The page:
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Book Review

Prescribed: Writing, Filling, Using, and Abusing the Prescription in Modern America

Scott R. Turkin, MD

Published: July 15, 2013

Prescribed: Writing, Filling, Using, and Abusing the Prescription in Modern America

edited by Jeremy A. Greene and Elizabeth Siegel Watkins. Johns Hopkins Press, Baltimore, MD, 2012, 322 pages, $30.00 (paper).

Whether you accept Edmund Burke’s oft-quoted assertion that those who don’ t know history are destined to repeat it or, like Mark Twain, believe that history doesn’ t repeat itself but it does rhyme, it is incontrovertible that a knowledge of history leads to a richer and more nuanced understanding of the present and may illuminate the way into the future. I also submit that gaining of such knowledge provides simple intellectual fun and that Prescribed provides both useful knowledge and intellectual enjoyment.

The history of the prescription itself, especially from the mid-20th century to date, is the focus of this volume. In 10 separately authored chapters by experts in the history of medicine, the complex interactions among the producers, prescribers, and imbibers of the modern pharmacopoiea are explored. The political, economic, and sociological aspects of the evolution of the prescription make for fascinating reading.

"Together, the 10 chapters reflect a broad range of therapeutic and diagnostic areas, from the heroic treatment of acute infectious disease, to the management of chronic asymptomatic conditions, to psychoactive drugs, to contraception" (from the introduction, p 19). Common themes are the extent and limitations of professionals’ authority, the rights and roles of consumers and their advocates, and the political and economic forces at play in determining them.

Although something akin to the modern prescription dates back at least to the era of the ancient Egyptians, it has changed more in the last century or so than in all of history theretofore. In the United States, the 20th century saw the creation of the Food and Drug Administration through the Pure Food and Drug Act in 1906; the Harrison Narcotic Act of 1914, which for the first time imposed legal restrictions on a category of drugs; the Federal Food, Drug, and Cosmetic Act of 1937 after more than 100 Americans died from the product "Elixir Sulfanilamide"; and the Durham-Humphrey Amendment of 1951, which codified the concept of prescription-only medications. Each of these events and the evolution of such terms as safety, efficacy, indication, and labeling were shaped by many stakeholders and their competing interests and are covered here.

Perhaps the most succinct way to convey the breadth and scope of this work is to simply present the evocative titles of the chapters:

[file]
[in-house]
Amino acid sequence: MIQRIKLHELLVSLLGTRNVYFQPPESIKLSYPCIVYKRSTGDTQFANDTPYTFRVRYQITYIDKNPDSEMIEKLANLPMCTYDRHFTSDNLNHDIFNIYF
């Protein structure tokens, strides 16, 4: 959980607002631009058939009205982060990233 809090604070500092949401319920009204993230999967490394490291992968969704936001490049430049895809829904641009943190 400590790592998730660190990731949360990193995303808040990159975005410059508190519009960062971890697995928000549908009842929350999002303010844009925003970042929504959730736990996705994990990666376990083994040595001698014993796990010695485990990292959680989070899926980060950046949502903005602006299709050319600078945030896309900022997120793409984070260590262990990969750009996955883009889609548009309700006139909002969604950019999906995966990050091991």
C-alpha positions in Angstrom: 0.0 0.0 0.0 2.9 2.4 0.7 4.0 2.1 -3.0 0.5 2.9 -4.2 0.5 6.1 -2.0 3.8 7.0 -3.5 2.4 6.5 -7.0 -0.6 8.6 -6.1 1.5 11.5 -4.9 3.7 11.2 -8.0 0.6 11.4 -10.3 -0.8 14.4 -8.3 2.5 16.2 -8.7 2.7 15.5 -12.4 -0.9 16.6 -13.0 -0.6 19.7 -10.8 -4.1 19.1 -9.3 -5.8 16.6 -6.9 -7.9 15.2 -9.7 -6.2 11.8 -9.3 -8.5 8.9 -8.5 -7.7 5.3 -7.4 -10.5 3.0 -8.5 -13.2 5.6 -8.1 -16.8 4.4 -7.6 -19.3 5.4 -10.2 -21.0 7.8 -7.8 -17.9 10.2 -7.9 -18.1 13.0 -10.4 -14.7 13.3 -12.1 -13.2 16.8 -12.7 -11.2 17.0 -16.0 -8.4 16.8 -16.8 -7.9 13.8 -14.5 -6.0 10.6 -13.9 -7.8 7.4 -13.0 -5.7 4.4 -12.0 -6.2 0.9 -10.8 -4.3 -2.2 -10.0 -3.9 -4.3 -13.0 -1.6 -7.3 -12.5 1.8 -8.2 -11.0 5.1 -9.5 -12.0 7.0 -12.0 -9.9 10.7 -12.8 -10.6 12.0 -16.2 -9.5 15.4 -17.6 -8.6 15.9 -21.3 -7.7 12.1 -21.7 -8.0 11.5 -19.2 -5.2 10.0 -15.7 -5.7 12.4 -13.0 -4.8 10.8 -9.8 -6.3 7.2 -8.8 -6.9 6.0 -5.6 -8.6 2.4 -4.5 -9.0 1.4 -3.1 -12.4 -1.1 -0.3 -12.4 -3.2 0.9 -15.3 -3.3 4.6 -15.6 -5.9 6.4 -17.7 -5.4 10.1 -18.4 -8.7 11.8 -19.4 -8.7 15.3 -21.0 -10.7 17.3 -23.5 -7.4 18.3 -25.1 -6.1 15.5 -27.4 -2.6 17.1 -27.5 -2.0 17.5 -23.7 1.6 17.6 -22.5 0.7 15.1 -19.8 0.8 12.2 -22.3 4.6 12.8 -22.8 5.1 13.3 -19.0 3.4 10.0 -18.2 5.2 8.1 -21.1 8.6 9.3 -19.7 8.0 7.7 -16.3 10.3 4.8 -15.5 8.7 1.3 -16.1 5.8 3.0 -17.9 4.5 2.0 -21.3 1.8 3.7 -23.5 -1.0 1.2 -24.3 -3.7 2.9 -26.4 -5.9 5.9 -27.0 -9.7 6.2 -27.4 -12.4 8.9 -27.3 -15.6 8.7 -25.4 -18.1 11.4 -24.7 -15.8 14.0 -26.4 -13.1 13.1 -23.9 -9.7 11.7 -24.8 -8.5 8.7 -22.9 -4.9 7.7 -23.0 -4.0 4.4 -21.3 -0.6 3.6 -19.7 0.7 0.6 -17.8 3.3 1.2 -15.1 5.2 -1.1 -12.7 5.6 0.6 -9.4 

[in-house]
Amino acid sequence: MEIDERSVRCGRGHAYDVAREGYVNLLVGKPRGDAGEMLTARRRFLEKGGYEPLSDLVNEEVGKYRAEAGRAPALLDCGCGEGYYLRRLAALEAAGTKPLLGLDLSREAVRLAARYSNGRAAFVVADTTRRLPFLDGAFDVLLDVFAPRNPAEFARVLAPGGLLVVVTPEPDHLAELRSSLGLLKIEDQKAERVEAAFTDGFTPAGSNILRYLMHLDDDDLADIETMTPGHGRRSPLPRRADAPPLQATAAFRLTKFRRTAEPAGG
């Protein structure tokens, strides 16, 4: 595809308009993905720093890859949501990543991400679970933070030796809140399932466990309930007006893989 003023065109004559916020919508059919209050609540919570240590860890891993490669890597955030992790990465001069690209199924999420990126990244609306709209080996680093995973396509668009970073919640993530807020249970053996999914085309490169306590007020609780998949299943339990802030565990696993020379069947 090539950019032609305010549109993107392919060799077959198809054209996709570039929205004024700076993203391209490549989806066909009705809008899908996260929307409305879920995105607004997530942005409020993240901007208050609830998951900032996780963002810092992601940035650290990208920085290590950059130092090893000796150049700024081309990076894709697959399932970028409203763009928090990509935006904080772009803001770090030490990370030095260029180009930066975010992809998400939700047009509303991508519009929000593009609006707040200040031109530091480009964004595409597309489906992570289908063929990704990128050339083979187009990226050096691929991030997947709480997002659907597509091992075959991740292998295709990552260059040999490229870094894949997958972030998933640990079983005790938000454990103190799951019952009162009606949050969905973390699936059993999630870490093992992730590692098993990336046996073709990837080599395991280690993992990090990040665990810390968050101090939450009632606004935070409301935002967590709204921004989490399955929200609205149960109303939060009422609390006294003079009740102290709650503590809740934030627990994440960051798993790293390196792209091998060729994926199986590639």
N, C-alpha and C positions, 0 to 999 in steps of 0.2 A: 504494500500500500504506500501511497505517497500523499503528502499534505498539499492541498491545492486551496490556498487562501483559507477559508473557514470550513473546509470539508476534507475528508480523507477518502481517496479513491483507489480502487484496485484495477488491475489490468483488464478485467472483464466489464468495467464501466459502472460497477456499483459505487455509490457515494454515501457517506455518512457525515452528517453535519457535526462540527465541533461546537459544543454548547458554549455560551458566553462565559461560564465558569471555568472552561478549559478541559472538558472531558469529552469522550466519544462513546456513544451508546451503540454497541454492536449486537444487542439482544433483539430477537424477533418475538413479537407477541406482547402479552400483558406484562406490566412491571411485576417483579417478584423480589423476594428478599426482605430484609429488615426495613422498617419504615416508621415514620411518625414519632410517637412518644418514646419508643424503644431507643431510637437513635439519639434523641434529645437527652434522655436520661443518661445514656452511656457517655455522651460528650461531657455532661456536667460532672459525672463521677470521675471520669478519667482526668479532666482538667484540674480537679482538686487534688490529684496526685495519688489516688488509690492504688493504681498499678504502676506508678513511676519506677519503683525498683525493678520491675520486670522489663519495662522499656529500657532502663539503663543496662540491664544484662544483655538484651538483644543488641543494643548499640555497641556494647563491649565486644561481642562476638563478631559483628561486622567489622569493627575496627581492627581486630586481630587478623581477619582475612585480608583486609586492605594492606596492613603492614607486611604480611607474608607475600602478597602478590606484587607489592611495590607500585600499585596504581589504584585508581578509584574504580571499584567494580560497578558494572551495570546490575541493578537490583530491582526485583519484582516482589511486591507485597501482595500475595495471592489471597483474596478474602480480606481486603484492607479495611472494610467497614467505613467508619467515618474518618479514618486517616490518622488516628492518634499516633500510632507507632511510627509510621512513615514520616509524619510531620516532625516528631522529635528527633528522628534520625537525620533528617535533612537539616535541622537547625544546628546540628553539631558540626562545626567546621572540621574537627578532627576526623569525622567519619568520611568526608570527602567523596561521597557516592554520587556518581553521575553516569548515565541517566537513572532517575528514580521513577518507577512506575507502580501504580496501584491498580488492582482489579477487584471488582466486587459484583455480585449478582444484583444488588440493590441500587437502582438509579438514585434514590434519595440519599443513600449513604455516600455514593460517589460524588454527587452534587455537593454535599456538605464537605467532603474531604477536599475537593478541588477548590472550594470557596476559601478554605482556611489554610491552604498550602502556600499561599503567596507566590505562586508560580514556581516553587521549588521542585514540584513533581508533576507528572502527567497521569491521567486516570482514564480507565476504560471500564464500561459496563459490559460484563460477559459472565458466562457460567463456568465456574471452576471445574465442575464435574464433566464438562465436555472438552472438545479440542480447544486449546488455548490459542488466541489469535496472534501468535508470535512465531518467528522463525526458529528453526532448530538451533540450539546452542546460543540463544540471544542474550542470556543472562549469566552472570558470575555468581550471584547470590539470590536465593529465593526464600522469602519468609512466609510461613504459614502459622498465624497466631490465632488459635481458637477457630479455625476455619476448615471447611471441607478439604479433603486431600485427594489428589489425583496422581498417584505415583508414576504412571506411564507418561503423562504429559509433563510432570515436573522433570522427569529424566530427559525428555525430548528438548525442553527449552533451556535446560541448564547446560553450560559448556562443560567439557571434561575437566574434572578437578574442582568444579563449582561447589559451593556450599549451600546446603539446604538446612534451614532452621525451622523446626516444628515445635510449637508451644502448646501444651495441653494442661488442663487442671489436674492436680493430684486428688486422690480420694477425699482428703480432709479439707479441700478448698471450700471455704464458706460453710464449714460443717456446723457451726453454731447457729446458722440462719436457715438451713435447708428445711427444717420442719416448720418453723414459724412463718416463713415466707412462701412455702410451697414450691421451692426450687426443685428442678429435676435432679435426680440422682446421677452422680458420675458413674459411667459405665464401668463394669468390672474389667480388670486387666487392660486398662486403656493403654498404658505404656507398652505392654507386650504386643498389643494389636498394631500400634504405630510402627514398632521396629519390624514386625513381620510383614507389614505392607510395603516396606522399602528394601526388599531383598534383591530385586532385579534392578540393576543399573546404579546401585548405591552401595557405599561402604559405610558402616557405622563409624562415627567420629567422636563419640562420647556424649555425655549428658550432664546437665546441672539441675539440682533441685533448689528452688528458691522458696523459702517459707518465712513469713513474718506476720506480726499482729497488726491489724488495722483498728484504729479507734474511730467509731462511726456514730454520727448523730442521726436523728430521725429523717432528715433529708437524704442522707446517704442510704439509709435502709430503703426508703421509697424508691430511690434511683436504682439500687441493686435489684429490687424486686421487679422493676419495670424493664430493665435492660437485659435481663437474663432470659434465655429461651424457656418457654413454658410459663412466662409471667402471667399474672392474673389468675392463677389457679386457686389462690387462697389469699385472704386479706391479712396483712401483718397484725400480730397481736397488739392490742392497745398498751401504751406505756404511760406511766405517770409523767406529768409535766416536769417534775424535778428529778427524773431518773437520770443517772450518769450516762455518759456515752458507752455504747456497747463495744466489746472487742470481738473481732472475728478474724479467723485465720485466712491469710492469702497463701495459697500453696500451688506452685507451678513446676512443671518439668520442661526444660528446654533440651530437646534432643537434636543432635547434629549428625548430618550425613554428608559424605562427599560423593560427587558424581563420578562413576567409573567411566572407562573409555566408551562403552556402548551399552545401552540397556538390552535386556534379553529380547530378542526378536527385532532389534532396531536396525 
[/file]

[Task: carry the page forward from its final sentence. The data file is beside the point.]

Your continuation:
1. Goofball Panic: Barbiturates, "Dangerous" and Addictive Drugs, and the Regulation of Medicine in Postwar America
  2. Pharmacological Restraints: Antibiotic Prescribing and the Limits of Physician Autonomy
  3. "Eroding the Physician’s Control of Therapy": The Postwar Politics of the Prescription
  4. Deciphering the Prescription: Pharmacists and the Patient Package Insert
  5. The Right to Write: Prescription and Nurse Practitioners
  6. The Best Prescription for Women’s Health: Feminist Approaches to Well-Woman Care
  7. "Safer than Aspirin": The Campaign for Over-the-Counter Oral Contraceptive and Emergency Contraceptive Pills
  8. The Prescription as Stigma: Opioid Pain Relievers and the Long Walk to the Pharmacy Counter
  9. Busted for Blockbusters: "Scrip Mills," Quaalude, and Prescribing Power in the 1970s
  10. The Afterlife of the Prescription: the Sciences of Therapeutic Surveillance

Surely, there will be readers who may have preferred more or less detail in any given chapter/topic, but I found the balance about right in being appropriate for a reader with modest prior knowledge of the subject but still providing enough detail for even a scholar of the history of medicine. The editors’ stated aim "to illuminate the political, cultural, and economic matrix within which various groups of actors have been engaged in the production, regulation, marketing, sale, consumption, and understanding of pharmaceutical products" (p 22) was certainly achieved. My only regret is that there were only 10 chapters.

Scott R. Turkin, MD

Author affiliation: University of Pittsburgh School of Medicine, Pittsburgh, Pennsylvania.

Potential conflicts of interest: Dr Turkin has been on the speakers or advisory boards for Forest, Sunovion, and Otsuka.

Volume: 74

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